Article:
This past summer was great for several reasons. I took a paid-internship with LA Opera and learned more about my anticipated profession as an arts administrator. For the first time since grammar school, I chose not to take courses during my break. And finally, I delved into the world of public transportation.
Driving in L.A. is no joke. Anyone from the area knows well to avoid all freeways during rush hour. I quickly learned that I didn’t have the tolerance for an hour and a half of snail-like traffic. After one week, I had fallen short of ways to amuse myself in my lonely car. I had also successfully endured my first minor fender bender. Not bad for my first week of L.A. driving.
My co-worker urged me to try taking the train to work. I was wary at first, but after learning that it would actually save me gas money, I was sold.
Of course, riding the train has its own initial battles.
I was nervous that I would miss the train or that I would sit next to someone who smells or who talked the entire ride.
I was scared that I would hop on the wrong subway and end up in a bad area of L.A.
I was scared that I might forget something on the train and it would be lost forever.
Despite my apprehensions, I was determined to make public transportation work for me.
I forced myself to leave early and drive quickly to the station.
I constantly verified with other passengers that I was going the right direction. I checked and double-checked that I had my ticket, my purse and my badge for work. I succeeded. And it was nice.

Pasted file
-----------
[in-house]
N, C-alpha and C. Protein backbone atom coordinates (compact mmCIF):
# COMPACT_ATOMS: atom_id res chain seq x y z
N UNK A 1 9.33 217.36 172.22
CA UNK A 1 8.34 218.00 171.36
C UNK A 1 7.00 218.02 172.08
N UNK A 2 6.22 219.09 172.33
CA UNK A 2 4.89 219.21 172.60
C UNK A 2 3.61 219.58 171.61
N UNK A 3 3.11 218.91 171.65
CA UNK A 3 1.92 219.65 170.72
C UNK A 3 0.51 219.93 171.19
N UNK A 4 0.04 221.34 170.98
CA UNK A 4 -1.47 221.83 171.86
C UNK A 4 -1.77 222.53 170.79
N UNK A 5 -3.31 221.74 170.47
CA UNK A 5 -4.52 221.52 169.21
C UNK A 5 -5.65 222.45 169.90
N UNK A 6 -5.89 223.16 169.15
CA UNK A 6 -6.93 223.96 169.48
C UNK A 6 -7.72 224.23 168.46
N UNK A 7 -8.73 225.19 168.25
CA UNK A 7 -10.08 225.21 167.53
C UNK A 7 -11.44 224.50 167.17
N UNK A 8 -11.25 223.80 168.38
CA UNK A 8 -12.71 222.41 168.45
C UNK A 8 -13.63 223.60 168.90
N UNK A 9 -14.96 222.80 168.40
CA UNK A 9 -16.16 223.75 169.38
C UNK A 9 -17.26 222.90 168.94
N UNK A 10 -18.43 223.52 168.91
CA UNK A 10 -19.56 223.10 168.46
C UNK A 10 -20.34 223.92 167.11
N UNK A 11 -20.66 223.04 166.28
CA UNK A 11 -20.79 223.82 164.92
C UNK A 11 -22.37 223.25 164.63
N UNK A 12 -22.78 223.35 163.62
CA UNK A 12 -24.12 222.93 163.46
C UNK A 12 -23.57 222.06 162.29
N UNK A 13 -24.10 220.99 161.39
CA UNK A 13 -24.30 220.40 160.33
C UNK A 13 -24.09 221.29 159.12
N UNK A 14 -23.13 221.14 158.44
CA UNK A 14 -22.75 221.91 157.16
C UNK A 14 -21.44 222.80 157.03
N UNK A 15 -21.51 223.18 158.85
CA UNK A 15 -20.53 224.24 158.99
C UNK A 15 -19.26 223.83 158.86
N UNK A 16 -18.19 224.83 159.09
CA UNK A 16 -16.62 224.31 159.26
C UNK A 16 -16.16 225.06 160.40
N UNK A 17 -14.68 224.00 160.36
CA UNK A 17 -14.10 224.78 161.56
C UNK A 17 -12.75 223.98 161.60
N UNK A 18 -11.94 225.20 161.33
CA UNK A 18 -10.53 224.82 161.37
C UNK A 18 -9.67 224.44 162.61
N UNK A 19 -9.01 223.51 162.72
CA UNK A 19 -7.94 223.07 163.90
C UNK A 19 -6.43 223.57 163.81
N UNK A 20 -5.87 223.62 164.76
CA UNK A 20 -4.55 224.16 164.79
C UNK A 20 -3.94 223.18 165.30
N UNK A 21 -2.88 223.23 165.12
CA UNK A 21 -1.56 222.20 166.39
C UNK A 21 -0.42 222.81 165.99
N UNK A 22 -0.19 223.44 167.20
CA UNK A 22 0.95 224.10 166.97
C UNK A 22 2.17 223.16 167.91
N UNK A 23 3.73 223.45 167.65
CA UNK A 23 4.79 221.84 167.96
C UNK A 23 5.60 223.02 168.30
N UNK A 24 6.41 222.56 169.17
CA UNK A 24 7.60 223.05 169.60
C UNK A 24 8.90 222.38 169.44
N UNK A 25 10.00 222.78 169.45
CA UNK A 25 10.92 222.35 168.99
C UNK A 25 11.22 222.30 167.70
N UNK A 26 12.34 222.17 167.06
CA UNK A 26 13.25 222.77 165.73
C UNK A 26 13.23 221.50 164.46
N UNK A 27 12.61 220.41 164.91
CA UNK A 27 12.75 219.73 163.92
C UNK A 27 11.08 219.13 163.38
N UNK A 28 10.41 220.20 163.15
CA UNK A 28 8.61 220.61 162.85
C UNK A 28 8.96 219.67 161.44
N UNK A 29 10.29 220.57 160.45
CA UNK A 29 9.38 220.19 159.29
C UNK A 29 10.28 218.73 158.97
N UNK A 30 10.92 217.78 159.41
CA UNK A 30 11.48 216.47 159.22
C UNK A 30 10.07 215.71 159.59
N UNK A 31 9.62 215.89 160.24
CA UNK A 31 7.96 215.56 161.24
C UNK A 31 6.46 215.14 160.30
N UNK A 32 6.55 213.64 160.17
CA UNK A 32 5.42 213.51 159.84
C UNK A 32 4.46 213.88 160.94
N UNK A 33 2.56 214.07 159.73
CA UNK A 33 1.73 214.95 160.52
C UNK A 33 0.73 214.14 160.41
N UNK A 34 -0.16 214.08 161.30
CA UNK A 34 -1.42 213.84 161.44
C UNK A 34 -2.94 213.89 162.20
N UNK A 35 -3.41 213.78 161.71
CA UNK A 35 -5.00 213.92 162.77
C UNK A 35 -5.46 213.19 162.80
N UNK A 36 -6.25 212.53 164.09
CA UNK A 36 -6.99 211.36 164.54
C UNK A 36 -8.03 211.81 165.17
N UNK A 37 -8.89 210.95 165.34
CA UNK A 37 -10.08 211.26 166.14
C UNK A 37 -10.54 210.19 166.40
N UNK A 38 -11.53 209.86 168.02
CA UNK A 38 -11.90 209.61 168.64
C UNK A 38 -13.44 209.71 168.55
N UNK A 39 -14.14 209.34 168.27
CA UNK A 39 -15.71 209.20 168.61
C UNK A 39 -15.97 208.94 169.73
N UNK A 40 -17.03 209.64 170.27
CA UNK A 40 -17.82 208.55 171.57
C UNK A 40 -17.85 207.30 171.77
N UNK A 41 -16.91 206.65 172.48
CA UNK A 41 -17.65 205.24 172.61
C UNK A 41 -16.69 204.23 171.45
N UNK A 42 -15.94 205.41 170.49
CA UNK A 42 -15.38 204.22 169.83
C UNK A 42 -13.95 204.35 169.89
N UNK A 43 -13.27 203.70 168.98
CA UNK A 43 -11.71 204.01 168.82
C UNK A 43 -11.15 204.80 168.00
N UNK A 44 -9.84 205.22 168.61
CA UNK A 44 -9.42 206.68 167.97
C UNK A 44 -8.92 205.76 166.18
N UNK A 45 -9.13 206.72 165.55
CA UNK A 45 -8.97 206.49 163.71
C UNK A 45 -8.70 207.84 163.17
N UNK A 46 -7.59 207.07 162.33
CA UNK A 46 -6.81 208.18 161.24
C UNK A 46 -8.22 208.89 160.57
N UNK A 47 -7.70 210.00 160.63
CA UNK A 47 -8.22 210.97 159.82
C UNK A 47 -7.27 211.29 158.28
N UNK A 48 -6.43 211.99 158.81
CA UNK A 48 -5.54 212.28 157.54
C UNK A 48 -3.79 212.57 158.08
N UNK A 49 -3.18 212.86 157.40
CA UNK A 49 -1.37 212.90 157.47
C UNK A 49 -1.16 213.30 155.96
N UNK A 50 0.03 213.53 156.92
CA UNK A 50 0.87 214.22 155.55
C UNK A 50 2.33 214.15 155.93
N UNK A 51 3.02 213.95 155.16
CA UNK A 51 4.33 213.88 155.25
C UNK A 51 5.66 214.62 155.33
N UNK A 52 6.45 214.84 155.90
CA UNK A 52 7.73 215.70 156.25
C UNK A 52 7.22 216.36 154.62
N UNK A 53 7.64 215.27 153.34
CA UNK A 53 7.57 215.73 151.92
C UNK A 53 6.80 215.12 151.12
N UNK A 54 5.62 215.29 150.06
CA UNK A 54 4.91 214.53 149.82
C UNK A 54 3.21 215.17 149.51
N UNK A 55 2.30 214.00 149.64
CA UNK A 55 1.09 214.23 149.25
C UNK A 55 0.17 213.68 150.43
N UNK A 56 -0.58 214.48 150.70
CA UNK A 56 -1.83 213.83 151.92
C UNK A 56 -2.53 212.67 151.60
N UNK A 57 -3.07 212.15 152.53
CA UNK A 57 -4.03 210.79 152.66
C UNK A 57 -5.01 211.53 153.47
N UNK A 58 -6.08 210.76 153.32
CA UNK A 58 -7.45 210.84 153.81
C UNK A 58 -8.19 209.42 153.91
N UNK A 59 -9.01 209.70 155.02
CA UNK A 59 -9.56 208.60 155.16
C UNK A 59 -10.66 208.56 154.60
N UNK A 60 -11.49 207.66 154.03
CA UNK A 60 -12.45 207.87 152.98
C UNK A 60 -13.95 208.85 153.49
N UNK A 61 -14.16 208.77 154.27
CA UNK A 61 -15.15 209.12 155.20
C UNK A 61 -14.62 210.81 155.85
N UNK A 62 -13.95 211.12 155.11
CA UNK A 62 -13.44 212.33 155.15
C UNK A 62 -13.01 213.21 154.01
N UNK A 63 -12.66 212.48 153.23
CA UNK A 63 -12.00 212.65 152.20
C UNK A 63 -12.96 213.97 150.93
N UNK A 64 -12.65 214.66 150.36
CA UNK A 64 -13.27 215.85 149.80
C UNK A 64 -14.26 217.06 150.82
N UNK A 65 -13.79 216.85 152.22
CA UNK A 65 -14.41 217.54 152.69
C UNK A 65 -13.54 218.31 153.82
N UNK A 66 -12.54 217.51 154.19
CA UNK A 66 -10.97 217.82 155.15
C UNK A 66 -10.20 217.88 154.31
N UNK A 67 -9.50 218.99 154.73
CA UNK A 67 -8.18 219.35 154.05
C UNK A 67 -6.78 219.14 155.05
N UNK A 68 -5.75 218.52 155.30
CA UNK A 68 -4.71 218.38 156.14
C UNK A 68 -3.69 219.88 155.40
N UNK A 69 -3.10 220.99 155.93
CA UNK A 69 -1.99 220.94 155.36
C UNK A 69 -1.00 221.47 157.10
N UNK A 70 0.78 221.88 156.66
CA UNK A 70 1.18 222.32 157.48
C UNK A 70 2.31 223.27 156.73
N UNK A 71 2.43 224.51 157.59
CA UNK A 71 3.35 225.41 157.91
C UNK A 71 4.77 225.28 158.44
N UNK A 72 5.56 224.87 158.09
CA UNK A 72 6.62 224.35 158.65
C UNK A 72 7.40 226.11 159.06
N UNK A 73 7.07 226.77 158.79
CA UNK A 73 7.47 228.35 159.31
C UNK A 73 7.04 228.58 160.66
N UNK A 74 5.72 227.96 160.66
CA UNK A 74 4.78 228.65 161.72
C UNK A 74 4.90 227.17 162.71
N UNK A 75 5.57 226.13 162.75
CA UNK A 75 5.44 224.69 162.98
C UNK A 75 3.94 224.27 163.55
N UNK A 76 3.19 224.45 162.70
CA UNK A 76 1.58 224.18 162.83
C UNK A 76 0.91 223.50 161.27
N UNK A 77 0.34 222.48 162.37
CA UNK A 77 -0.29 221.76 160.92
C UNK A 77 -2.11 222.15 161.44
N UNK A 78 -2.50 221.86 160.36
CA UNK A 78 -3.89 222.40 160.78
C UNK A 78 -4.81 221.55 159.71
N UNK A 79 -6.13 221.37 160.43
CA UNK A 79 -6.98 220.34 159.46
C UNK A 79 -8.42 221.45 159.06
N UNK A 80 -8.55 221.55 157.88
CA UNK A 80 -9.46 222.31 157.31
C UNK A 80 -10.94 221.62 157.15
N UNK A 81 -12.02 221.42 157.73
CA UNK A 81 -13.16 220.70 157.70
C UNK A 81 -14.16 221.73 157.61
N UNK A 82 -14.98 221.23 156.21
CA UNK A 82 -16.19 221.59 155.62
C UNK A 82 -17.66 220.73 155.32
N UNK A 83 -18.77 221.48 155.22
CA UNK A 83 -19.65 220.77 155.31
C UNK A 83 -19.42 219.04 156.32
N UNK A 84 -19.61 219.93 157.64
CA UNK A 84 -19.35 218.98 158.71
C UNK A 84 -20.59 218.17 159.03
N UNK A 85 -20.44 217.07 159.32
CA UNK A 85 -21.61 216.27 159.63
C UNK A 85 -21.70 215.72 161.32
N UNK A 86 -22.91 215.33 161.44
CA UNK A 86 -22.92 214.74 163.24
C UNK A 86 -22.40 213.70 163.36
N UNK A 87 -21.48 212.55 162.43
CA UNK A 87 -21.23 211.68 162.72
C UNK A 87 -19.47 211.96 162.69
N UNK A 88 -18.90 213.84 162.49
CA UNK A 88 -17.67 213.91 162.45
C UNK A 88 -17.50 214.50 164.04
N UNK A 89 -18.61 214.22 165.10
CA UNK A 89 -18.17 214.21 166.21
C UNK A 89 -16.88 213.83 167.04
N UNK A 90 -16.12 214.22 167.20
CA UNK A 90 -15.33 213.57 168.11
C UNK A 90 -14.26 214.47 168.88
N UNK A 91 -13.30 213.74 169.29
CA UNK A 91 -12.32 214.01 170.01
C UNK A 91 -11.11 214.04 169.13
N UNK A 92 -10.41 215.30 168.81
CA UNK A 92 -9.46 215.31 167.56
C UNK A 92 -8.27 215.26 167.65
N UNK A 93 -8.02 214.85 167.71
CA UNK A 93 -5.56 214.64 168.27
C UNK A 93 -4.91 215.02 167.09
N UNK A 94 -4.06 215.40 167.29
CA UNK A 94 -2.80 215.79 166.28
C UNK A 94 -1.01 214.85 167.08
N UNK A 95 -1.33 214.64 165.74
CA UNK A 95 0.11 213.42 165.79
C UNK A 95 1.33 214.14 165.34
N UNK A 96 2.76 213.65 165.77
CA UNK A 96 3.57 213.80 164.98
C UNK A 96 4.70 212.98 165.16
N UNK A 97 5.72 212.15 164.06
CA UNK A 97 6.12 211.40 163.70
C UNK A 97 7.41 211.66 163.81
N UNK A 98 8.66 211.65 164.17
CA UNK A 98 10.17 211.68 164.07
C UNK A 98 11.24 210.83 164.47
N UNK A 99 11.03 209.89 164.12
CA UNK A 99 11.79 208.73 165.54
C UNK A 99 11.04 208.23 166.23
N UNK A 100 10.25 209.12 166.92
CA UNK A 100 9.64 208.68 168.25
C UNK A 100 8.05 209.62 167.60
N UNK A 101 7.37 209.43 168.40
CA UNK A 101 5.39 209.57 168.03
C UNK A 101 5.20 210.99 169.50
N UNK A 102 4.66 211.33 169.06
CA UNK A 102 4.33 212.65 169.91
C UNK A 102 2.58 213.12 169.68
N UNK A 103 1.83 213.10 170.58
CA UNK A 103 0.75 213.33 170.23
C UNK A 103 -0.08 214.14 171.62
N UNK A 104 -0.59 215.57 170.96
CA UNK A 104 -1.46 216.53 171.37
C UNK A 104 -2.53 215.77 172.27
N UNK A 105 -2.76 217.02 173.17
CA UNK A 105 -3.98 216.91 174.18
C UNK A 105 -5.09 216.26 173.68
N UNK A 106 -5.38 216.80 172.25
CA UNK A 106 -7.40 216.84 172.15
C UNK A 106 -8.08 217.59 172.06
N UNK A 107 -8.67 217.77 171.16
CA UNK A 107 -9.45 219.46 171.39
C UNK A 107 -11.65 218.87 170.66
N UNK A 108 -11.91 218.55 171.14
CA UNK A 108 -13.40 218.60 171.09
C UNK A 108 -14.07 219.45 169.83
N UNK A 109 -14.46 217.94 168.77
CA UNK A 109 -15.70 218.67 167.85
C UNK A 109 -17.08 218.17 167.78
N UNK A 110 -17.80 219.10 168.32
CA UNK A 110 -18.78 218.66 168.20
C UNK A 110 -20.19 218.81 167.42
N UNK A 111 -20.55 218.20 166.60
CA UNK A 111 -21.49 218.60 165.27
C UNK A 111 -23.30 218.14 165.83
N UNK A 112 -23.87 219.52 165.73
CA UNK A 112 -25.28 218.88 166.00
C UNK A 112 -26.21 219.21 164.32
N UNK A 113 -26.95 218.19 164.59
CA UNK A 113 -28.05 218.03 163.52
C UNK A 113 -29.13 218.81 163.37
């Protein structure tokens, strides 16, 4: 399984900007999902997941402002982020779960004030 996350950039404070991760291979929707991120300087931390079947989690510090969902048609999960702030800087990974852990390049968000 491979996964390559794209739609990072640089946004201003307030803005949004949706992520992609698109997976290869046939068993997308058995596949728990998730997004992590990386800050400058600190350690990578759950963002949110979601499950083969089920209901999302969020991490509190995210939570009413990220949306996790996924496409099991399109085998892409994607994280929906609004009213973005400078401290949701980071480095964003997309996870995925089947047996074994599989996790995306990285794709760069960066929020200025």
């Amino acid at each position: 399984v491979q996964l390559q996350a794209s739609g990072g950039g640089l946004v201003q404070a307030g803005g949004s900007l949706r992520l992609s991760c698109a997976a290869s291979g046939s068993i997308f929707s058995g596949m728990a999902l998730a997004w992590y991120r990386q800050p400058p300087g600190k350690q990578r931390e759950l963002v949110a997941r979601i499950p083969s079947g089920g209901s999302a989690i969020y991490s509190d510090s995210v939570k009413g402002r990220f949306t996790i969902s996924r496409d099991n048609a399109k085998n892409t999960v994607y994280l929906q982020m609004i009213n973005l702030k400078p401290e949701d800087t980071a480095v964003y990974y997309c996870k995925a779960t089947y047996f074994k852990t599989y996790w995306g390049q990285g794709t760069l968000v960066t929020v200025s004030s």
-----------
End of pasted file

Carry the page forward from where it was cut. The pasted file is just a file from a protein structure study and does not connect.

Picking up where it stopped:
After dealing with the first ride, I quickly realized how great it was to use public transportation. I was surrounded by people who had also taken that leap from the privacy of a car to a public transit system that was better for the environment and let passengers avoid the everyday stress of traffic.
I didn’t have to constantly listen to the AM news stations for the latest traffic updates. I had time to put on my headphones and fall asleep or catch up on some leisure reading.
Some days, I chose not to bury myself in a book or pillow, and I met some interesting people. It was a fabulous opportunity to step out of my world of college students, professors and colleagues. I met people who loved their jobs, hated their jobs, and people who went to L.A. weekly in a struggle to find a job. And all this from stepping away from my car and into the world of public transportation.
Many advocates of public transportation say they can’t understand why Southern Californians are stuck inside their cars.
I can say that there are some qualities I miss about my traffic filled weekdays, like being able to sing at the top of my lungs while people pass and smile at me. But the train has so many more advantages.
The biggest advantage we should all be concerned with is the ever decreasing supply of oil and the ever increasing pollution of our air. If environmentalism doesn’t drive you, then just look at the price at your local gasoline pump. The train may not make sense for many La Verne commuters, but also consider something as simple as carpooling or taking the bus, if it works for you. There is life beyond the car.
Stephanie Duarte, a senior communications major, is web editor of the Campus Times. She can be reached by e-mail at firstname.lastname@example.org.